# $X+Y=s$ but $X$ and $Y$ are independent?

From another Cross Validated question

Given $$X\sim N(\mu_X, \sigma_X^2)$$ and $$Y\sim N(\mu_Y, \sigma_Y^2)$$ are independent, and you know $$X+Y=s$$. What is the expected value of $$X$$?

The question makes it sound like $$Y=s-X$$ yet $$X$$ and $$Y$$ are independent. How can this be?

$$cov(X,Y)\\=cov(X,s-X)\\=-var(X)\ne 0$$

Nonzero covariance is one form of dependence and precludes independence.

• See if the image at stats.stackexchange.com/a/9073/2958 helps Aug 18, 2022 at 0:46
• It isn't that the RVs are deterministically adding to $s$, rather the question is asking about conditioning on the event.
– Ben
Aug 18, 2022 at 0:46
• @Ben That seems to be the approach taken in the other question, not an assumption of the problem faced in the interview.
– Dave
Aug 18, 2022 at 0:49
• I agree with @Ben and have interpreted the questions as asking for the conditional expectation of $X$ given $X+Y=s$ for a specific (realized) $s$. Aug 18, 2022 at 0:56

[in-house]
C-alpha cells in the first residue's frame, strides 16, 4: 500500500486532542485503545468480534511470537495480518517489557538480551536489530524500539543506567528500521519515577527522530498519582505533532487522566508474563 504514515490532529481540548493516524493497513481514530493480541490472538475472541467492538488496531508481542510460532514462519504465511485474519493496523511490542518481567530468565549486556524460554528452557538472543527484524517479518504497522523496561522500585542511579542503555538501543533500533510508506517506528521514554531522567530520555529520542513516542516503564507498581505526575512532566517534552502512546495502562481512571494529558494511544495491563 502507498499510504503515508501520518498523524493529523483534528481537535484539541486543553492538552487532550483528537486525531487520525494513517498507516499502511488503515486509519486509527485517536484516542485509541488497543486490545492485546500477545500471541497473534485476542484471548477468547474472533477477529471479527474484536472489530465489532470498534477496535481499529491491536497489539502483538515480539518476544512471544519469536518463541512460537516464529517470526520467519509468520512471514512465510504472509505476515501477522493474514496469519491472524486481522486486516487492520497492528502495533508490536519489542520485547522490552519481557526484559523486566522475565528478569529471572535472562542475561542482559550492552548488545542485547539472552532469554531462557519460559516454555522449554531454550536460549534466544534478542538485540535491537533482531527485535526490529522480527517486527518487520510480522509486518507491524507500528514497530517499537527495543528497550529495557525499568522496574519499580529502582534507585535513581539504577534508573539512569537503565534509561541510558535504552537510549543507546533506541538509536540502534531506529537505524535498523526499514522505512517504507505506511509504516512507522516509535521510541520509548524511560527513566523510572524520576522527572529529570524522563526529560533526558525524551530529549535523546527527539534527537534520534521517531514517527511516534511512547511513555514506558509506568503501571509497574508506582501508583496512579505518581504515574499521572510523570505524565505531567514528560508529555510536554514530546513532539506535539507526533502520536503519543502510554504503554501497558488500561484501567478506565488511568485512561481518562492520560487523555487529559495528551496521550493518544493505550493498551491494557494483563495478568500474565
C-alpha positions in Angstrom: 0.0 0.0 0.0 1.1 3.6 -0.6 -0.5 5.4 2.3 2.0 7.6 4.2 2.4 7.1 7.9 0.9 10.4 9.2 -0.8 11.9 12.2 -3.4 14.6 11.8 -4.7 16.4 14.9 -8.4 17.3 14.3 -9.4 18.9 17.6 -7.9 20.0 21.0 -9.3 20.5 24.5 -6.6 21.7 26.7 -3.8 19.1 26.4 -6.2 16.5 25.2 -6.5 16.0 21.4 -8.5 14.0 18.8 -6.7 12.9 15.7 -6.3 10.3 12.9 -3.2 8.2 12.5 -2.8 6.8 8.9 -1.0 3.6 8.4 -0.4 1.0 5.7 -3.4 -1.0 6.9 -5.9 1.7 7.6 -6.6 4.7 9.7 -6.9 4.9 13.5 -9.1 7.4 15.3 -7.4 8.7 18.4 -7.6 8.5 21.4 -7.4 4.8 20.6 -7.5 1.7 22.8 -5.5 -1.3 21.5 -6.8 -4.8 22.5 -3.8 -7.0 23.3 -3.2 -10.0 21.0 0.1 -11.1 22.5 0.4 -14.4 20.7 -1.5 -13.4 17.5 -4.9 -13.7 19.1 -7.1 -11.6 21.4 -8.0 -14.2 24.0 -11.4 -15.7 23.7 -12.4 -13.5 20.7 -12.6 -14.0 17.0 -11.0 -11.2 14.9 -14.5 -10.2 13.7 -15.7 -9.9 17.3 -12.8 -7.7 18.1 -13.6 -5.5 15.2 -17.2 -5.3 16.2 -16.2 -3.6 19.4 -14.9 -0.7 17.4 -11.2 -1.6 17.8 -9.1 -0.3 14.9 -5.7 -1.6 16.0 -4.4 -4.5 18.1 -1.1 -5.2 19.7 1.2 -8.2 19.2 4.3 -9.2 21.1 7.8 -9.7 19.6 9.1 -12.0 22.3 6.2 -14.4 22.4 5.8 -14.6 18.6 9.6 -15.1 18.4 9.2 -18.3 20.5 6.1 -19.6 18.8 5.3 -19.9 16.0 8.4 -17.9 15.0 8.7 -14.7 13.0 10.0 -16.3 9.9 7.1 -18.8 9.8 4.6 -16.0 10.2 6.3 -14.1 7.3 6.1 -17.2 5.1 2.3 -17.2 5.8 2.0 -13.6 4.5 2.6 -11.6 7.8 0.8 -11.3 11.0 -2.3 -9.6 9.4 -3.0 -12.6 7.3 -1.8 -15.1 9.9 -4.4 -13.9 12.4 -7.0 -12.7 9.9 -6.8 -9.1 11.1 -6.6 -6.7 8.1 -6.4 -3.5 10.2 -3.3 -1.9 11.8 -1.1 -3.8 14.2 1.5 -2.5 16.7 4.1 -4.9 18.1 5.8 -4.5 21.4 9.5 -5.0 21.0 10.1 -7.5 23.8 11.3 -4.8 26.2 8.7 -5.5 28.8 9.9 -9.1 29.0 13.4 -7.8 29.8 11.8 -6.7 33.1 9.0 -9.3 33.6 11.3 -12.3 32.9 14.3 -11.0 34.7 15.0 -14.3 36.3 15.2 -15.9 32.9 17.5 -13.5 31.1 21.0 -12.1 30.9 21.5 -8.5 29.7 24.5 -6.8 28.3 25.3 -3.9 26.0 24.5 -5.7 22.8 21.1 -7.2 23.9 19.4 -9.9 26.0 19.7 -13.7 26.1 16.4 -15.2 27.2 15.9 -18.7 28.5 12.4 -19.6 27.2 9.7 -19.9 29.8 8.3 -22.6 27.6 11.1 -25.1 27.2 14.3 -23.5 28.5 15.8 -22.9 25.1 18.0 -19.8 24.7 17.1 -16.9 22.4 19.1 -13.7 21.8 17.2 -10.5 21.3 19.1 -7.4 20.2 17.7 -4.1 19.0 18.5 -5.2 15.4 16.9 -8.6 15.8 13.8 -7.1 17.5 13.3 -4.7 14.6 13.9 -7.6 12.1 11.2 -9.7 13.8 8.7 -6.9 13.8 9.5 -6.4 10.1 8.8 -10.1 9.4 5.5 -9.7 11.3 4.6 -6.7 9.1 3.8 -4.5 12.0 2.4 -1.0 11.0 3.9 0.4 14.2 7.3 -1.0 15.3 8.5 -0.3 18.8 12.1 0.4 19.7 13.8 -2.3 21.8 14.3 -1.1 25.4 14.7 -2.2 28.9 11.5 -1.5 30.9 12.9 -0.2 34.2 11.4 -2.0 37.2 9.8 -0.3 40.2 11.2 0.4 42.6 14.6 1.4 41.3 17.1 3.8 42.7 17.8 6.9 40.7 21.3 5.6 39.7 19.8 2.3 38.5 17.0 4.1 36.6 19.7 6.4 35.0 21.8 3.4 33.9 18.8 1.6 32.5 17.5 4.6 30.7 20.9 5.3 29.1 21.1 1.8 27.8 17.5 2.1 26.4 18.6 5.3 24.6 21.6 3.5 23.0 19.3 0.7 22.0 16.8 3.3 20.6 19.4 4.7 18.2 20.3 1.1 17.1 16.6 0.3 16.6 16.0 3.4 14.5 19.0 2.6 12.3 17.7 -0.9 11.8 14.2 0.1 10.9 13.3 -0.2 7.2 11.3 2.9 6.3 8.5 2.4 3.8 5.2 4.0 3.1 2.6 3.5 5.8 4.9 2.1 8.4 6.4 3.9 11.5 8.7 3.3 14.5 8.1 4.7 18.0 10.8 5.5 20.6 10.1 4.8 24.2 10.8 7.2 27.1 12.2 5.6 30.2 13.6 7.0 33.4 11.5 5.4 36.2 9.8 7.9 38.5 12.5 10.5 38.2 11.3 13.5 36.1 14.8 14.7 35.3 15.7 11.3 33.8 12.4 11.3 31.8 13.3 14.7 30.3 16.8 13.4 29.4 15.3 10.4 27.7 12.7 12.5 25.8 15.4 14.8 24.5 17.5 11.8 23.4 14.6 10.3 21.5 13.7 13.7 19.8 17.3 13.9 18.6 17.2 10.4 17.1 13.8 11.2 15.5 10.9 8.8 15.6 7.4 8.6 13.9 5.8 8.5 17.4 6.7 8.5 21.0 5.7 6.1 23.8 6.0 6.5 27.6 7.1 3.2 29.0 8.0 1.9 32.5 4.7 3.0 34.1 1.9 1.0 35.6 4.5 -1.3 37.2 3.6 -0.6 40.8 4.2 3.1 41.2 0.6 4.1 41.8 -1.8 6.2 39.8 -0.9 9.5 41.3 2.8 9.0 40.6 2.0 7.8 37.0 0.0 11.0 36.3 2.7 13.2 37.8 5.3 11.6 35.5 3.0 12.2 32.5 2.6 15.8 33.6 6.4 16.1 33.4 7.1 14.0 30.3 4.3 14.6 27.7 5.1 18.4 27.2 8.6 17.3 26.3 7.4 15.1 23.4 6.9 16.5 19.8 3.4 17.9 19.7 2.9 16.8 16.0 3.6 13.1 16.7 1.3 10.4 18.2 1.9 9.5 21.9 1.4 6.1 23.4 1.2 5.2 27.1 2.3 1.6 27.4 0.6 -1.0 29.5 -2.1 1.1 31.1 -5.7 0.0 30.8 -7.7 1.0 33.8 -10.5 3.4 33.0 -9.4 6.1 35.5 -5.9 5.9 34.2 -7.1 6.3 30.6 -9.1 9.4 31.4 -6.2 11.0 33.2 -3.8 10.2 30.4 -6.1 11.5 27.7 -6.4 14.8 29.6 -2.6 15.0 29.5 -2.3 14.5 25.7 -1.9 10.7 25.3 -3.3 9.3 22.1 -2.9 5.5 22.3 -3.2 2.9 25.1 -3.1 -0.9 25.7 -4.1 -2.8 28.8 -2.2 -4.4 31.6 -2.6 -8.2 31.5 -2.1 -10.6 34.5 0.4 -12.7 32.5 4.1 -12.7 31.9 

• Hi @Dave. Writing mathematical expressions in plain English necessarily leads to imprecision. "If $X+Y=s$, what is the expectation of $X$" is just slightly sloppy wording for a conditional expectation.
– Ben
Aug 18, 2022 at 1:56

Ben's comment pretty much says it all.

$$X, Y$$ being independent doesn't mean there cannot be an event where their added realisations have a particular aggregate, say $$s.$$ But the distinction must be noted: $$Y :\ne X-s;$$ the necessary condition of independence is uncorrelatedness, i.e. $$\mathbb{Cov}(X, Y) = 0,$$ but in no way $$Y$$ is defined to be $$X- s.$$

This sounds a bit like the idea behind collider bias, the reverse of confounding bias.

• Confounding bias: x and y are found to be correlated because both are caused by z.
• Collider bias: x and y are found to be correlated because they both cause z and there is a selection effect based on z.

Image from the question:Can spurious correlations exist in the (theoretical) population?

So $$X$$ and $$Y$$ may not be correlated, but when you condition on $$s$$ then they are correlated.

It is written a bit implicitly in the interview question but the statement implies a conditioning

Given that ... and you know $$X+Y=s$$

You might assume that this means a particular sampled individual case has $$X+Y=s$$. Otherwise there is a contradiction. $$X$$ and $$Y$$ can not be independent while also $$X+Y=s$$.